[et_pb_section fb_built=”1″ _builder_version=”3.22″][et_pb_row _builder_version=”3.25″ background_size=”initial” background_position=”top_left” background_repeat=”repeat”][et_pb_column type=”4_4″ _builder_version=”3.25″ custom_padding=”|||” custom_padding__hover=”|||”][et_pb_text _builder_version=”4.4.3″ background_size=”initial” background_position=”top_left” background_repeat=”repeat” hover_enabled=”0″]
Pre-engineered roof trusses provide the frame for your roof system. These trusses are usually fabricated from 2-by-4 lumber into a shape that resembles a triangle with the letter W inside of the triangle. Trusses spread your roof load to exterior walls which is continued down to footings. The bottom chord of the roof truss forms the ceiling joist and the bottom chord is immersed in insulation while the rest of the truss is not, stresses that set up in winter within the truss cause the truss to lift upward to some degree.
Truss uplift is a phenomenon common in newer homes built with roof trusses and is normally due to moisture differential between the bottom chords and the top chords of the trusses. Top floor ceiling will rise up in the winter and drop back down in the summer. Needless to say, this is a little disconcerting to most homeowners.
When wood shrinks, it shrinks differently along the grain than perpendicular to the grain. It shrinks much more at right angles to the grain, than along the grain. Studs don’t get shorter, but they get thinner in thickness and in width.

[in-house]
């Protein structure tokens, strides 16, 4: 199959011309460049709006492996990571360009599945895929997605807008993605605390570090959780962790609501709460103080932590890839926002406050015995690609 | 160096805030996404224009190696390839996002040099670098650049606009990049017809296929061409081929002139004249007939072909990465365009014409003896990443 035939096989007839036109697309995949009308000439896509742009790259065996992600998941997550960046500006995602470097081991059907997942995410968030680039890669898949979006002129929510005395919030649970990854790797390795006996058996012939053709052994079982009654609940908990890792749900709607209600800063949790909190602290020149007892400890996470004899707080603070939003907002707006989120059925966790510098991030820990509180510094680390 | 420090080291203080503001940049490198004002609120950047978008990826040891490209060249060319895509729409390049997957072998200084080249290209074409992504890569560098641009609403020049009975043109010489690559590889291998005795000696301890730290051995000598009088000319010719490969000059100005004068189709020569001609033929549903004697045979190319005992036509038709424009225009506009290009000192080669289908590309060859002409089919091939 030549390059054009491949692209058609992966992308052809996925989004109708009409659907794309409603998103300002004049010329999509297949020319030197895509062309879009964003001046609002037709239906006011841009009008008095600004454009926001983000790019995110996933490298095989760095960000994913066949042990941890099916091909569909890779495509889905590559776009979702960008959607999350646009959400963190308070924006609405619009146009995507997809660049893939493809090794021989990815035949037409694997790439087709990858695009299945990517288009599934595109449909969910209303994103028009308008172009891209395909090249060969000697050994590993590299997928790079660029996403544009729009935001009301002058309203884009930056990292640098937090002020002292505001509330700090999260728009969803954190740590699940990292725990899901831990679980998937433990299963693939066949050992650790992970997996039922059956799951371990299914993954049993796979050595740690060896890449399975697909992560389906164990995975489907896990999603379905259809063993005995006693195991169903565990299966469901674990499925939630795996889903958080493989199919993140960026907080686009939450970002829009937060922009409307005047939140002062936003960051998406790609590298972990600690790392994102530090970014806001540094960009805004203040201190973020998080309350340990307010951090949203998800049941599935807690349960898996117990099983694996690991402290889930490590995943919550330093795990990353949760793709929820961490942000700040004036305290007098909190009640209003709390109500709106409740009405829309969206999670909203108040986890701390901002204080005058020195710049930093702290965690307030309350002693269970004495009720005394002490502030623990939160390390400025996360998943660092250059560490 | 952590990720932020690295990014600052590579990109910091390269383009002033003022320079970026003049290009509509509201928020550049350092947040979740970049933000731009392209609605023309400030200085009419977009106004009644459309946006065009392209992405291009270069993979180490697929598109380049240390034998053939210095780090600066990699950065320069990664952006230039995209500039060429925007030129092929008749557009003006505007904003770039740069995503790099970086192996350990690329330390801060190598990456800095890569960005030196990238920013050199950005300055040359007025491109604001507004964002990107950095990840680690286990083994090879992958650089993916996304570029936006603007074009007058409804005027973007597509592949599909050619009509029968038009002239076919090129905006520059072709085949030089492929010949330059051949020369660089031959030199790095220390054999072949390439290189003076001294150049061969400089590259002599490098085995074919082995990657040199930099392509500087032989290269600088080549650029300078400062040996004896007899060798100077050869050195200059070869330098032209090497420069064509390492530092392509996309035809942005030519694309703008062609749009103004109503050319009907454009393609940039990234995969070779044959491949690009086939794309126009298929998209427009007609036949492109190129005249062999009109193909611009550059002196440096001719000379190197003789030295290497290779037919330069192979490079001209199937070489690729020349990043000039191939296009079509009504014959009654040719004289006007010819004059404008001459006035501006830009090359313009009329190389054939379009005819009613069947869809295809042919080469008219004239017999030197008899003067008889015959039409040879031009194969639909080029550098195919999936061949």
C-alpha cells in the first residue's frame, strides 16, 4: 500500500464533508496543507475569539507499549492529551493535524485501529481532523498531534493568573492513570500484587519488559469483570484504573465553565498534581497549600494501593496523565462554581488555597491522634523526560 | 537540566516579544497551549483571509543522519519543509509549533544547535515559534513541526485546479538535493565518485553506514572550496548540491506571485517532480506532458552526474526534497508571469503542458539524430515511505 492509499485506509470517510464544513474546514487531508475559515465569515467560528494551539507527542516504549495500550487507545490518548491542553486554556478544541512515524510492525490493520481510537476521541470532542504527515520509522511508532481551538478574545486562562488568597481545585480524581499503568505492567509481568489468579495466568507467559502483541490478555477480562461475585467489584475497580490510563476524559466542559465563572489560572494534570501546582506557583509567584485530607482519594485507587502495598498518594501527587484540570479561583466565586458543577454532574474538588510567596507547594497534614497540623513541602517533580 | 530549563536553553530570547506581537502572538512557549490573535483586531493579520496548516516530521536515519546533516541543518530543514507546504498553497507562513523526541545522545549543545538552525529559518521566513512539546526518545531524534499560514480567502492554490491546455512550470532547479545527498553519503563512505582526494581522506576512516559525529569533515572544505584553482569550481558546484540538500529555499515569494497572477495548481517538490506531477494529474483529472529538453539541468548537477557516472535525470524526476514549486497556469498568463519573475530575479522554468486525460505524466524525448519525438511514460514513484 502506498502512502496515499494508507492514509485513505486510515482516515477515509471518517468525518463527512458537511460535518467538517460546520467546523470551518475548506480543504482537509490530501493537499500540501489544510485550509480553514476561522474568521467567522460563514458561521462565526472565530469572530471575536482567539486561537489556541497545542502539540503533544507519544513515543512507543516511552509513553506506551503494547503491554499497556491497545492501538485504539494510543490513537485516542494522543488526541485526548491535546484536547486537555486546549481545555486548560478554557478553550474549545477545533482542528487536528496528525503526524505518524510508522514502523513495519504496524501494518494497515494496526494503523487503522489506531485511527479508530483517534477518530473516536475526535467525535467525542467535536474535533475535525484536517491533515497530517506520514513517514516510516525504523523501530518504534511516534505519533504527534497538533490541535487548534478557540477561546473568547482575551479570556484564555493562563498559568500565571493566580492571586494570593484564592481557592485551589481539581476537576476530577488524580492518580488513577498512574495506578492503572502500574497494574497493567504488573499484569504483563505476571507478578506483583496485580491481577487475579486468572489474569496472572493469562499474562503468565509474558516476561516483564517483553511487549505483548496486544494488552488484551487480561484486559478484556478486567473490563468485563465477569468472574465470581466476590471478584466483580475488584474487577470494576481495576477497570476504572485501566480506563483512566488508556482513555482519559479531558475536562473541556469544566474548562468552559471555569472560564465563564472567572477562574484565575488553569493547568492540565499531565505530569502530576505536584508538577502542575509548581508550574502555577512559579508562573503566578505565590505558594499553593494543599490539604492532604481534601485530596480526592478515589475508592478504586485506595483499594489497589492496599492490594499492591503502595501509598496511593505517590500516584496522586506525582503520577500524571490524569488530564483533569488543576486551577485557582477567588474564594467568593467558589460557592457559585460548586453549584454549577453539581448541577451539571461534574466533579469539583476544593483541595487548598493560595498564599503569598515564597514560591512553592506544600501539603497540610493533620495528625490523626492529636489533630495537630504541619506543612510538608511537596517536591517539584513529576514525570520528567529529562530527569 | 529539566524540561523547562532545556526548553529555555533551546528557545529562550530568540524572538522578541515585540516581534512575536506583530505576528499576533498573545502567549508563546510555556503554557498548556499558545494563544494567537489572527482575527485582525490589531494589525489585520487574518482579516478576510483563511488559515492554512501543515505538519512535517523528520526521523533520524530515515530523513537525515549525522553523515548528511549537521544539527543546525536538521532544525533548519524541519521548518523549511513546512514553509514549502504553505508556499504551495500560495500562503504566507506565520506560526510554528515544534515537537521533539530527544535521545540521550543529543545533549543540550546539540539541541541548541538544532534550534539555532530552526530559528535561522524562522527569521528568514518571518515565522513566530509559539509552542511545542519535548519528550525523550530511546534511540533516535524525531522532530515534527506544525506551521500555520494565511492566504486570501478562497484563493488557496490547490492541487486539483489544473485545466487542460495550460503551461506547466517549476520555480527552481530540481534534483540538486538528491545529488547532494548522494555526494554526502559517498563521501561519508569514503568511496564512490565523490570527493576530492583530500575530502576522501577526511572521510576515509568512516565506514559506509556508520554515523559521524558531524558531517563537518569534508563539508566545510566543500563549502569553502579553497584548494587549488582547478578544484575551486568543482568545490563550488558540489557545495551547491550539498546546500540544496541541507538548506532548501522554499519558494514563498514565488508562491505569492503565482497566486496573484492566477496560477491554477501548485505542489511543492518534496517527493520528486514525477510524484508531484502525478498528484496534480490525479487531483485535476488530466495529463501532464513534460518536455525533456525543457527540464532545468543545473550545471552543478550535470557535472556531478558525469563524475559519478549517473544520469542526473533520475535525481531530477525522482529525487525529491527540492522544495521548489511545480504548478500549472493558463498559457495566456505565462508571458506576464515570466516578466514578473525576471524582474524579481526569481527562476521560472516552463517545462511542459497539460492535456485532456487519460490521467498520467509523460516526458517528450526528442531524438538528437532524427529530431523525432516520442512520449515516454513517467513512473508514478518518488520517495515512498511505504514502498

At first glance, one might assume that the floors have settled. Actually the ceiling has gone up – sometimes creating a gap as large as an inch where interior walls meet the ceilings. In the winter the warm air from the ceiling below and the thickness of the insulation keeps the bottom chord dry, causing them to shrink. While the top chords are absorbing moisture and being kept damp with the high humidity in the attic. The dampness of the top chords of the trusses cause them to expand. This differential movement in the top and bottom chord of the trusses causes them to arch up in the center. When the trusses arch up it causes cracks in the ceilings at the center of the building. As the trusses dry out with the warm summer air they drop back down closing most of the cracks.
To help combat damage to drywall from truss uplift Drywall manufacturers recommend that when attaching drywall to the bottom of a truss the attachment should be about 16 inches away from an intersecting wall. Another option is to attach trim to ceiling and not nail it to wall, allowing it to move up and down with the trusses.
When building a new home there is a framing clip is available today that’s designed to stabilize interior walls to the truss bottom. The clip allows the truss to move up and down without dragging the walls along with it. Most subdivision homes will not be using these as the framers get no extra money for installing “luxury items”.
Read more articles on Home Inspection